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4 February 2018updated 24 Jun 2021 12:26pm

Part-Arc of a Rainbow

A new poem by Ruth Padel.

By Ruth Padel

As if you saw      

     driving back from a sprint to the supermarket
     to get your nearly       but not quite       dying mum
     a pack of squeegee sponges and a new
     washing-up brush       the old one is filthy   
     she can hardly see the sink any more                    

something you’ve never come across before
     the part-arc of a rainbow   
     slicing through a chink in metal cloud

and as you go 

      that stump of rainbow fades 
      but shreds of its hidden core       appear
           in other sectors of grey air
     like swamp-light       flashing out of
     and back into       the corner of your eye

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as if somewhere beyond all this heaviness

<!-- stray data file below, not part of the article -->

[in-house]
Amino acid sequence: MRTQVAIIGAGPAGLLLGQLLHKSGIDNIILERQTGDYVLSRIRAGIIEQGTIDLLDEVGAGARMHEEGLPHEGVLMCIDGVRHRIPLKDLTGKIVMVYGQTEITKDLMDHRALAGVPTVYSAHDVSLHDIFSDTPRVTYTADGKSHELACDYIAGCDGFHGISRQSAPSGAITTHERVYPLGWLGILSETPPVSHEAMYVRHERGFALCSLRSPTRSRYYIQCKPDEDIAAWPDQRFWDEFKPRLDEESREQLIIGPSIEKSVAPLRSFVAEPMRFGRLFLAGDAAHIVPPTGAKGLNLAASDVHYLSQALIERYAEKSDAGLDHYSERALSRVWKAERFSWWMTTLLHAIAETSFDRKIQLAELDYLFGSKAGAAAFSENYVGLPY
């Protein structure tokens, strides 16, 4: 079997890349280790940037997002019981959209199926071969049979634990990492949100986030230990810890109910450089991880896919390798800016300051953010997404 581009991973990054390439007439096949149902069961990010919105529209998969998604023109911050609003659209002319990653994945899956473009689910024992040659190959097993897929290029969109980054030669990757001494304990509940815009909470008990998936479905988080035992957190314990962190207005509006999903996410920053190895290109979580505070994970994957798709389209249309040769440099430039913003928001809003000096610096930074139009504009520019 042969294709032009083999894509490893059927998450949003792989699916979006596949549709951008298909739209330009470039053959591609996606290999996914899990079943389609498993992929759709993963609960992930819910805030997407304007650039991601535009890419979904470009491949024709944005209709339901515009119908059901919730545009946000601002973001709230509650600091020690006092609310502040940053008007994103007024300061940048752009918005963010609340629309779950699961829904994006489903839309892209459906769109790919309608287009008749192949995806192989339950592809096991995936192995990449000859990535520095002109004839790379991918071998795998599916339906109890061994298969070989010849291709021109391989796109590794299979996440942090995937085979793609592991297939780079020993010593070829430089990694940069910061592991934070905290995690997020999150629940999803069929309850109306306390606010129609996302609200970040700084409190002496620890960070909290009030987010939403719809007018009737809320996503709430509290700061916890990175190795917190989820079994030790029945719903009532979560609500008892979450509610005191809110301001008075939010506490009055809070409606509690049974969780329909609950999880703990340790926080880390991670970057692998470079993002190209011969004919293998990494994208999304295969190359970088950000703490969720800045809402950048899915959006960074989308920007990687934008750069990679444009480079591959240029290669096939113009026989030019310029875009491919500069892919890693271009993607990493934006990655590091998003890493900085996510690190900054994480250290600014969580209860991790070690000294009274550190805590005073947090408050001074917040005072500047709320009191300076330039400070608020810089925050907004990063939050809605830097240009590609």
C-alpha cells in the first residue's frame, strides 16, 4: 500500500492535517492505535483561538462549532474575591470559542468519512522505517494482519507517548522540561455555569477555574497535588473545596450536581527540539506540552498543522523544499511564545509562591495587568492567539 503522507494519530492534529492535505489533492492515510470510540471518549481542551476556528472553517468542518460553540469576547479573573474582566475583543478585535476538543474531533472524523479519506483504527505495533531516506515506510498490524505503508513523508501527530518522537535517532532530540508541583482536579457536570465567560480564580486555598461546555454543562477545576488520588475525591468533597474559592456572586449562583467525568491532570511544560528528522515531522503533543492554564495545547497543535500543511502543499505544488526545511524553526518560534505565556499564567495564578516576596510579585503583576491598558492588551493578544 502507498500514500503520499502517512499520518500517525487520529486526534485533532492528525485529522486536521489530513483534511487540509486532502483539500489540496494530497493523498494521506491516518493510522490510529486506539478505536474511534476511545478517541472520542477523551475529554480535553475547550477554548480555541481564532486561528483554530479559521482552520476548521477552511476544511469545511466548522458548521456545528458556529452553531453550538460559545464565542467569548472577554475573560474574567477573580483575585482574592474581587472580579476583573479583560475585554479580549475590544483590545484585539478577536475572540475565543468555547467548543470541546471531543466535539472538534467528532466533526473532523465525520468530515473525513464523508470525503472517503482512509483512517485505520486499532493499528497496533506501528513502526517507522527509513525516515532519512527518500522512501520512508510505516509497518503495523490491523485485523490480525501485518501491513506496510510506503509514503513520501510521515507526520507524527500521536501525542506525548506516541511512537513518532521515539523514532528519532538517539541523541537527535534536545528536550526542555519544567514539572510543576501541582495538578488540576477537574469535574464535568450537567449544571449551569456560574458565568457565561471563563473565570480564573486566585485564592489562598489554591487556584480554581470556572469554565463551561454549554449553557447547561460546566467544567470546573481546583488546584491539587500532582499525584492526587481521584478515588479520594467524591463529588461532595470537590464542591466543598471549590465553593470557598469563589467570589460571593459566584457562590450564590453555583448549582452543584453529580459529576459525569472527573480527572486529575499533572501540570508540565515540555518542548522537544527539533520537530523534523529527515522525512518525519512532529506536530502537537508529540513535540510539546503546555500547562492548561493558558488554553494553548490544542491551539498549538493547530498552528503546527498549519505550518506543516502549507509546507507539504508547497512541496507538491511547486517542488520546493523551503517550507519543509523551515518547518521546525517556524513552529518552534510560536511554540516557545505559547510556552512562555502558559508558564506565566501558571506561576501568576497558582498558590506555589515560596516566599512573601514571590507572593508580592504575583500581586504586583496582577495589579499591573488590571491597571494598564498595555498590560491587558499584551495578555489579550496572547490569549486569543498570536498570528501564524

there’s a whole skyful of neon 
     some wild fishnet pyre  
     of the spectrum       all the glittering hidden 
     wavelengths of memory       tangled as the ancient cottons
     in her long-abandoned sewing-casket     

it is a rainbow strip-tease

    you will never see the end        
    and because you’re on a curly country road    
    the angles keep shifting       you don’t know
    who or what is round the next bend      
    until you see the whole semi-circumference entire.

Ruth Padel is professor of poetry at King’s College London​. Her new collection, Emerald, will be published by Chatto & Windus in July

This article appears in the 31 Jan 2018 issue of the New Statesman, The Great Migration